HT’s Scholarship Gala Showcases Students
Sunday Jun, 01 2014
(AUSTIN, Texas) — For more than 60 minutes, Grammy-Award nominee, rhythm and blues, and neo-soul performer Raheem DeVaughn headlined Huston-Tillotson University’s Eleventh Annual President’s Mankind Assisting Students Kindle Educational Dreams (MASKED) Gala. The black-tie affair was held Saturday, March 1, 2014, at the Hyatt Regency Austin, 208 Barton Springs Road, at 6 p.m. Long-term Texas Senator Royce West is serving as the Honorary Chair of the scholarship gala in support of education and Huston-Tillotson University.
DeVaughn’s latest release “A Place Called Loveland,” on his own label, summarizes his creativity expression and inner reflection of his style. Popular hits such as “You, “Guess Who Loves You More,” and his biggest hit “Women,” that was nominated for a 2008 Grammy Award in the Best Male R&B Vocal Performance category propelled his career. His 2010 the “Love and War MasterPeace” album was also nominated for a Grammy for Best R&B Album of the Year. He brings his piano and guitar talents to the Gala in addition to this vocal and performance talents.
DeVaughn joins a long list of Grammy nominated artists such as Regina Bella, Najee, Will Downing, and Johnny Gill who have performed up close and personal at HT’s signature event. The musical entertainment for the evening also features HT former graduates who now comprise the group SoulKitchan, back by popular demand. SoulKitchan’s musical selections take listeners down memory lane with their selection of hits from the 1970s to the 1990s. As students, the SoulKitchan musicians launched the comeback of the HT jazz ensemble. Now the HT Jazz Elite, under the direction of Dr. Javier Stuppard, will also perform. The Parade of Masks competition and silent auction are also featured.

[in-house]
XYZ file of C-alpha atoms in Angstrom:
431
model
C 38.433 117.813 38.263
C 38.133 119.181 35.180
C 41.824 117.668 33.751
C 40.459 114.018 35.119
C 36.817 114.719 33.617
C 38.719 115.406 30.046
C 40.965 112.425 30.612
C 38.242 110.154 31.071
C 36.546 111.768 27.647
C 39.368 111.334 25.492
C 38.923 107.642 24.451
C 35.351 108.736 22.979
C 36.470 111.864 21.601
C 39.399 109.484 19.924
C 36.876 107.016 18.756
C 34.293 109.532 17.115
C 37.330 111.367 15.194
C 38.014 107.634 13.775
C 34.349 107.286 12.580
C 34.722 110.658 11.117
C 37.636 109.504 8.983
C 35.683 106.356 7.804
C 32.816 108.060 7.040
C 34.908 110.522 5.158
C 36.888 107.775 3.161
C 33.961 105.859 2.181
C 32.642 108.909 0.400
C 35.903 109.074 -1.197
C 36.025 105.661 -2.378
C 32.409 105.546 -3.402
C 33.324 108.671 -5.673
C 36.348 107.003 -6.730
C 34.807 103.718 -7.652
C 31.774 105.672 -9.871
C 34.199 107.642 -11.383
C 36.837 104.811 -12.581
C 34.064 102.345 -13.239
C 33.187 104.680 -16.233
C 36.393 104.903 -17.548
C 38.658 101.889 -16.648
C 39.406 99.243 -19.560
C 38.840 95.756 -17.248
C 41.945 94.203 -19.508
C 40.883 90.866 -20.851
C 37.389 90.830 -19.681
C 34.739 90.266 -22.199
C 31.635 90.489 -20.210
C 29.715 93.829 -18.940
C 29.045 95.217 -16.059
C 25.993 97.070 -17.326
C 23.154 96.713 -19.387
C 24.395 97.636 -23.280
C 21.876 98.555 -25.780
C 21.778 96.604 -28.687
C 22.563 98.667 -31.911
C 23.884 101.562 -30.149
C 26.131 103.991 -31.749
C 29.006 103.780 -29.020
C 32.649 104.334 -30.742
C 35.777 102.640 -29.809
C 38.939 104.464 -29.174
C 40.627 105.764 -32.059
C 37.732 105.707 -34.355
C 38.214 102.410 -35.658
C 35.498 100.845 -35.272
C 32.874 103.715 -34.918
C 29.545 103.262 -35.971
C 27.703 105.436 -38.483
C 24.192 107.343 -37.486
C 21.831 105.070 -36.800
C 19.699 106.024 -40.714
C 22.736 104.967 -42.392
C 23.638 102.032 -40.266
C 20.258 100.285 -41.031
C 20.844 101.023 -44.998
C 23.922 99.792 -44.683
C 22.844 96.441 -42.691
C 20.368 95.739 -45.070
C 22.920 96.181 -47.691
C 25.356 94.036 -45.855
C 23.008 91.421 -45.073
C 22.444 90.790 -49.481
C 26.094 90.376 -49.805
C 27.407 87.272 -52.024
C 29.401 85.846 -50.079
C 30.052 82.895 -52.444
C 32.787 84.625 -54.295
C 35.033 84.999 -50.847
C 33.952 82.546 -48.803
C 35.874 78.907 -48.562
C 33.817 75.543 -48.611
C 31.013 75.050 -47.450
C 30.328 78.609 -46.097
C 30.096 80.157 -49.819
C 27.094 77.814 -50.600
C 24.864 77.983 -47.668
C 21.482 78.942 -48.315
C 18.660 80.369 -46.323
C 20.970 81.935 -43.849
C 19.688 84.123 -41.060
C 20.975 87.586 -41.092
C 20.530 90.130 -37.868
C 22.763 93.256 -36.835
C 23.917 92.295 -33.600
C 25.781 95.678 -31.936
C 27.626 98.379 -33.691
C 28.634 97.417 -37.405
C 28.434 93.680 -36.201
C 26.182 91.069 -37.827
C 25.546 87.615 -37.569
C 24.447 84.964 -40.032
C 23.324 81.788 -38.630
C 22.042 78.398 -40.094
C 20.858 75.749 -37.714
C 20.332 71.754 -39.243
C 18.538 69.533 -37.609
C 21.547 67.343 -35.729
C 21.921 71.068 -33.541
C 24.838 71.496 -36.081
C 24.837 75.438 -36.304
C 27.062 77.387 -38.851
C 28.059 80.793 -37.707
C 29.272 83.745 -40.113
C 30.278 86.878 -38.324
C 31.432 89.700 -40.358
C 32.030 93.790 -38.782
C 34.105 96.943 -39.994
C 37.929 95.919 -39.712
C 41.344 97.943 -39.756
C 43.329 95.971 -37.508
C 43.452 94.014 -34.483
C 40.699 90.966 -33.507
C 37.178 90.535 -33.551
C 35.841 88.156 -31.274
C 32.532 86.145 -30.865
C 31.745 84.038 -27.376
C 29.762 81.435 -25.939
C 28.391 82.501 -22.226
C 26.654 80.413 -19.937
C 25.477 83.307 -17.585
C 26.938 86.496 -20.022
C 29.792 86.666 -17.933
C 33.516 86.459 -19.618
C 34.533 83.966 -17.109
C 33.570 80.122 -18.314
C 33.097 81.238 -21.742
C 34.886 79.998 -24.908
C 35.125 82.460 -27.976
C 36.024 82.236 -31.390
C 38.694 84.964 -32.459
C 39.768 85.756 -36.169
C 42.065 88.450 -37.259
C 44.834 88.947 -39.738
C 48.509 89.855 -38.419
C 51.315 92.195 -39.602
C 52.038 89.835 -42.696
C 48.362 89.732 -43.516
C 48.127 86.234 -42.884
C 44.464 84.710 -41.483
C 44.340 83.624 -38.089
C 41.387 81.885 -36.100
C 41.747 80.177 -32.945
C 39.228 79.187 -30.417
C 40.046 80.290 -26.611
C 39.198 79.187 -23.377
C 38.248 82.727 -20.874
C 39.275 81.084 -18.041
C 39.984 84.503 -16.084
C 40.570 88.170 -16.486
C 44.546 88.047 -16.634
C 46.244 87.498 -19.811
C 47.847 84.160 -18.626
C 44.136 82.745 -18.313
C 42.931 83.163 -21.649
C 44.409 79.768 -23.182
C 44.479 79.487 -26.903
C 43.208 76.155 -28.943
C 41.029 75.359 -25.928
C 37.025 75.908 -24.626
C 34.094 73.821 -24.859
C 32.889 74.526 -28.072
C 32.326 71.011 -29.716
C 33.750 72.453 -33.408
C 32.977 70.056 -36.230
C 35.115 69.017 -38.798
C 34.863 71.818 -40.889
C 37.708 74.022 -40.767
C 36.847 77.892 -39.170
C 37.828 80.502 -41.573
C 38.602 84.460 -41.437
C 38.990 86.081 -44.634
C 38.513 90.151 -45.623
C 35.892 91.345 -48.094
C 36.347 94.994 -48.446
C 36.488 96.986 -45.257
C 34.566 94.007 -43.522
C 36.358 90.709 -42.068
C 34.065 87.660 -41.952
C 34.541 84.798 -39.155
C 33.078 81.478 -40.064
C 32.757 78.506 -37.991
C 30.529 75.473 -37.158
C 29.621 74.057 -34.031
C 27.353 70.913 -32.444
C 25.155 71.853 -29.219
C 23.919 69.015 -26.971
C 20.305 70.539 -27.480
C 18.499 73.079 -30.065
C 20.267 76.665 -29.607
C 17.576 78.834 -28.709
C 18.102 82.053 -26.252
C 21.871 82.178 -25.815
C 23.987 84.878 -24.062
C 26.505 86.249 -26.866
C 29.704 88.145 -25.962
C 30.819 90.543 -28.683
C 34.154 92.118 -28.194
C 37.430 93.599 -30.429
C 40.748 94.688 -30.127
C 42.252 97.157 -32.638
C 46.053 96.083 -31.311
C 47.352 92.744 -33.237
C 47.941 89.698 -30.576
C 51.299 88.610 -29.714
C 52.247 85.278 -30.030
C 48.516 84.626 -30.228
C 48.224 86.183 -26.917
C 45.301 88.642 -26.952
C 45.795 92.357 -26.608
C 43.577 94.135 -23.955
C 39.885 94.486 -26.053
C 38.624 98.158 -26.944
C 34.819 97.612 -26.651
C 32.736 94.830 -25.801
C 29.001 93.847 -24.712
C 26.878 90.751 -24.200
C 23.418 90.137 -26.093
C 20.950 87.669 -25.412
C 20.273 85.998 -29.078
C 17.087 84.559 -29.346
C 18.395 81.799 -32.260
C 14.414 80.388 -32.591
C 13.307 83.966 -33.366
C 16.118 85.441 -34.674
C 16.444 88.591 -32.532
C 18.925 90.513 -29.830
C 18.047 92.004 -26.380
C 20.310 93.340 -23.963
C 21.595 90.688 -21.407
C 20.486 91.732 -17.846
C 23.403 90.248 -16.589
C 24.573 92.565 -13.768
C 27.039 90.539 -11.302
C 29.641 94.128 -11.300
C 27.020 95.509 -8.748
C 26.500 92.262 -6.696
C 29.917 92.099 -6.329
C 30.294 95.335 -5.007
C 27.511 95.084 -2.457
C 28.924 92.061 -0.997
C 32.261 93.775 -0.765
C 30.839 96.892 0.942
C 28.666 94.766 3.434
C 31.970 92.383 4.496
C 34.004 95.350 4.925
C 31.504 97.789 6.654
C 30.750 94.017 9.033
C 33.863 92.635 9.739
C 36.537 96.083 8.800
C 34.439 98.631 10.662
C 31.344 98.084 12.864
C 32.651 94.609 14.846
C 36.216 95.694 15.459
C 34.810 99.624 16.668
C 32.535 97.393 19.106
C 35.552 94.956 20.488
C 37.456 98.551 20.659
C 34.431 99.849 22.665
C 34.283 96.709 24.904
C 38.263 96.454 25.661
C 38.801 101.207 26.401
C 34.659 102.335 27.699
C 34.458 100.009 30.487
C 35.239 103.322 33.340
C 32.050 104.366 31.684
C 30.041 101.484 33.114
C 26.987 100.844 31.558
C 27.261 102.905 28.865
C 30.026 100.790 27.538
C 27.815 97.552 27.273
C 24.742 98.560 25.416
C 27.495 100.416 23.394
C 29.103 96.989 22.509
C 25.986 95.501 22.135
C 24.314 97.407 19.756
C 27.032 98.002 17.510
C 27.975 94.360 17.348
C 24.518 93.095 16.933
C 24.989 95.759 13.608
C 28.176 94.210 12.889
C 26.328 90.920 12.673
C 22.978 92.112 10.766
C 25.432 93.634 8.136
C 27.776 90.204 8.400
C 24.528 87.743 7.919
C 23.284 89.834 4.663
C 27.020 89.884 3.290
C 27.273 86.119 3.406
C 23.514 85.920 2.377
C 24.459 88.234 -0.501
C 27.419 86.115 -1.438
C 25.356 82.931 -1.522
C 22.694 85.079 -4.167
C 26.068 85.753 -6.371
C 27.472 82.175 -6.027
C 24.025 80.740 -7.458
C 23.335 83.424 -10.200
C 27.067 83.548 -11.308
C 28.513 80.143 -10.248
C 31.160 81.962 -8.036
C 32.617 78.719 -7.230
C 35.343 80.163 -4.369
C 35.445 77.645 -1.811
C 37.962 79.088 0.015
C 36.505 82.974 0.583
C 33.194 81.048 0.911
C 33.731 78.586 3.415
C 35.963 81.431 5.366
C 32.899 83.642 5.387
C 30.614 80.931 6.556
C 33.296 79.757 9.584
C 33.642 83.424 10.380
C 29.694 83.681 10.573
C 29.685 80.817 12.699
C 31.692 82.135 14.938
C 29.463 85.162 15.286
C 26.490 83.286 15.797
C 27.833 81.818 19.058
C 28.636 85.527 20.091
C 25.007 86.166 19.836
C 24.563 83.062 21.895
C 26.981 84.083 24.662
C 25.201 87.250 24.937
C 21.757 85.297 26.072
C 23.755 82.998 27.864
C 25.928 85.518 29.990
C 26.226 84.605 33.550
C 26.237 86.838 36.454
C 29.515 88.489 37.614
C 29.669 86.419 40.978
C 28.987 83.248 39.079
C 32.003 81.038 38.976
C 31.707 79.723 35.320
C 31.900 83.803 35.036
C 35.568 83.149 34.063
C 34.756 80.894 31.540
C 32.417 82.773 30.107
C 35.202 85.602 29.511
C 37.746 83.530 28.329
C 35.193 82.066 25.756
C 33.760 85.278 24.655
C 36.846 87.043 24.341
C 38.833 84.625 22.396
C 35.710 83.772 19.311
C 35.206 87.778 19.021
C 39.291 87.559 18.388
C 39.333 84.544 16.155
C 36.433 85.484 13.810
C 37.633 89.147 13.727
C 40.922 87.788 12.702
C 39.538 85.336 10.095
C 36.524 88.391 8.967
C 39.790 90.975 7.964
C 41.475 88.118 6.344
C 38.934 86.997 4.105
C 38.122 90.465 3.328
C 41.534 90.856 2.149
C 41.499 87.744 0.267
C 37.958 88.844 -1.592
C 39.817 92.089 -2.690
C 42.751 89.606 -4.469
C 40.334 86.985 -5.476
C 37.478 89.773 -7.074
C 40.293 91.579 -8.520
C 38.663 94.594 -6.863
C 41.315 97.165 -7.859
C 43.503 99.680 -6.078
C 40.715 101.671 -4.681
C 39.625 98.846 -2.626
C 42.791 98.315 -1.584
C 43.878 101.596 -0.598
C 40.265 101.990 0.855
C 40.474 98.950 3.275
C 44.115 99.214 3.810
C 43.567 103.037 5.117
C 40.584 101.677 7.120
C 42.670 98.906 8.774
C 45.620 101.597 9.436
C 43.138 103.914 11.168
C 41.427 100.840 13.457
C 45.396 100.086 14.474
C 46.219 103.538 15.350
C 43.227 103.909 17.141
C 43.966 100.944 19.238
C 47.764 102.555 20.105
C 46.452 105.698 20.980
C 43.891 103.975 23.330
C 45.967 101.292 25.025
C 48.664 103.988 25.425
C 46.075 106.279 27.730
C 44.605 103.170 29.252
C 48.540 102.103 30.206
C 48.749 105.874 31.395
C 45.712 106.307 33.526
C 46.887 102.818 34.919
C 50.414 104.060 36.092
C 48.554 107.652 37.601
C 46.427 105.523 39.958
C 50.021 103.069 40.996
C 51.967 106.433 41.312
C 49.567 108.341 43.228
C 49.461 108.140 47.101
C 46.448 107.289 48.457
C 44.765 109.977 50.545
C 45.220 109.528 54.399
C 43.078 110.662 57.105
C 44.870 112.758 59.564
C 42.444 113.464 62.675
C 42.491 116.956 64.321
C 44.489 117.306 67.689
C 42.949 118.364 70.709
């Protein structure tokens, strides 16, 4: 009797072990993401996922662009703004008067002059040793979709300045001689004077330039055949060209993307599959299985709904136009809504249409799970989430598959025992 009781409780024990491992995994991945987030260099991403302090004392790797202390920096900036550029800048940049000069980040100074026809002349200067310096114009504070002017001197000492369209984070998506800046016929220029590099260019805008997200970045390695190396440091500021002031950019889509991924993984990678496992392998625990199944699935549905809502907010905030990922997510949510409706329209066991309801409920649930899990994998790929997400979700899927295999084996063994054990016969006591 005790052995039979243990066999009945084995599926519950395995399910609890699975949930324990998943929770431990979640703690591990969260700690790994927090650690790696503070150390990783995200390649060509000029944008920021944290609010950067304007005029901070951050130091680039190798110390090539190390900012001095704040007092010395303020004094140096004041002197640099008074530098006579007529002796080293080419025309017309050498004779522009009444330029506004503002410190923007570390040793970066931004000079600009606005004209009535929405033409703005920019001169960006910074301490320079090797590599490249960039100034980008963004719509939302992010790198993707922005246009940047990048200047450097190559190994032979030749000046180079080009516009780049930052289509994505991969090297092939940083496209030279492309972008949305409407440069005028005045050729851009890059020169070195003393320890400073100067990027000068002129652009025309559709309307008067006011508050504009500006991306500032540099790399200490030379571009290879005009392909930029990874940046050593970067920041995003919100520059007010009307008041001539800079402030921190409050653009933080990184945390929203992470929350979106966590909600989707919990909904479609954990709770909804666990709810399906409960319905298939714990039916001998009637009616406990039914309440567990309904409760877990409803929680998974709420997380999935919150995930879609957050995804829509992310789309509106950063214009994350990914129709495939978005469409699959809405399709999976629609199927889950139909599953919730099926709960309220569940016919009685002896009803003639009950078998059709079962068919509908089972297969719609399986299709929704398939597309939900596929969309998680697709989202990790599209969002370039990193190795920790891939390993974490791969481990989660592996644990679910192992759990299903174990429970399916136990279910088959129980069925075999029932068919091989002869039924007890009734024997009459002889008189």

Pioneer and long-standing beloved Austin citizen Dr. W. Charles Akins received the University’s Tower of Light Award. A 1954 graduate of Huston-Tillotson, Akins was raised in segregated Austin as the son of sharecroppers. He was the first African American teacher at Austin’s desegregated Johnston High School, served as assistant principal at his alma mater old Anderson High School, and was the first principal of West Austin’s new L.C. Anderson High School. Akins broke many color barriers during his distinguished career as an educator, mentor, and coach before retiring at age 80. Akins High School is named in his honor. Other Tower of Light Award recipients are: Philip and Donna Berber, A Glimmer of Hope Foundation; The Honorable Ronnie McDonald; and Brian Peierls, Peierls Foundation.